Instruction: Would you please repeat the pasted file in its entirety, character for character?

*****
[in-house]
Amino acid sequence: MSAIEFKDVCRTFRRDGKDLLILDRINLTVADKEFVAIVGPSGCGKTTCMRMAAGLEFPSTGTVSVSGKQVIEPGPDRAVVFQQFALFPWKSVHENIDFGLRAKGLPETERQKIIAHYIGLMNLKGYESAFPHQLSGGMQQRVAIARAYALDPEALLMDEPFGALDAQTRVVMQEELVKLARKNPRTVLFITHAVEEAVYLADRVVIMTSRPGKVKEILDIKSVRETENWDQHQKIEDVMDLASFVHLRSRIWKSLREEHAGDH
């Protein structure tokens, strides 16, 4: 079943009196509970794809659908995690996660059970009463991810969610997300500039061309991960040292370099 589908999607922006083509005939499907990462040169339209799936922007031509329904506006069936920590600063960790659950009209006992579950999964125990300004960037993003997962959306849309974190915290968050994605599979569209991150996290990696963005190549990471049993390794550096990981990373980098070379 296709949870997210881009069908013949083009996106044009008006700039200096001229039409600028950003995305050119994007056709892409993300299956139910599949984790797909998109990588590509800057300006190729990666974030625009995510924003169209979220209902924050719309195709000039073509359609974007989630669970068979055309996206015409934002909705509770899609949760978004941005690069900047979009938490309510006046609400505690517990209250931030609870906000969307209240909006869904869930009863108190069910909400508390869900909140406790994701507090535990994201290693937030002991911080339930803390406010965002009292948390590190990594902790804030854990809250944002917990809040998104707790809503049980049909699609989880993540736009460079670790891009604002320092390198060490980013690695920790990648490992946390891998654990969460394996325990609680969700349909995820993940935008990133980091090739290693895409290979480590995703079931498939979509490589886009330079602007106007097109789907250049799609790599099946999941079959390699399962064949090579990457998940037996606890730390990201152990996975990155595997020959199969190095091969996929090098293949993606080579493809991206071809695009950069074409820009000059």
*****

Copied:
[in-house]
Amino acid sequence: MSAIEFKDVCRTFRRDGKDLLILDRINLTVADKEFVAIVGPSGCGKTTCMRMAAGLEFPSTGTVSVSGKQVIEPGPDRAVVFQQFALFPWKSVHENIDFGLRAKGLPETERQKIIAHYIGLMNLKGYESAFPHQLSGGMQQRVAIARAYALDPEALLMDEPFGALDAQTRVVMQEELVKLARKNPRTVLFITHAVEEAVYLADRVVIMTSRPGKVKEILDIKSVRETENWDQHQKIEDVMDLASFVHLRSRIWKSLREEHAGDH
């Protein structure tokens, strides 16, 4: 079943009196509970794809659908995690996660059970009463991810969610997300500039061309991960040292370099 589908999607922006083509005939499907990462040169339209799936922007031509329904506006069936920590600063960790659950009209006992579950999964125990300004960037993003997962959306849309974190915290968050994605599979569209991150996290990696963005190549990471049993390794550096990981990373980098070379 296709949870997210881009069908013949083009996106044009008006700039200096001229039409600028950003995305050119994007056709892409993300299956139910599949984790797909998109990588590509800057300006190729990666974030625009995510924003169209979220209902924050719309195709000039073509359609974007989630669970068979055309996206015409934002909705509770899609949760978004941005690069900047979009938490309510006046609400505690517990209250931030609870906000969307209240909006869904869930009863108190069910909400508390869900909140406790994701507090535990994201290693937030002991911080339930803390406010965002009292948390590190990594902790804030854990809250944002917990809040998104707790809503049980049909699609989880993540736009460079670790891009604002320092390198060490980013690695920790990648490992946390891998654990969460394996325990609680969700349909995820993940935008990133980091090739290693895409290979480590995703079931498939979509490589886009330079602007106007097109789907250049799609790599099946999941079959390699399962064949090579990457998940037996606890730390990201152990996975990155595997020959199969190095091969996929090098293949993606080579493809991206071809695009950069074409820009000059």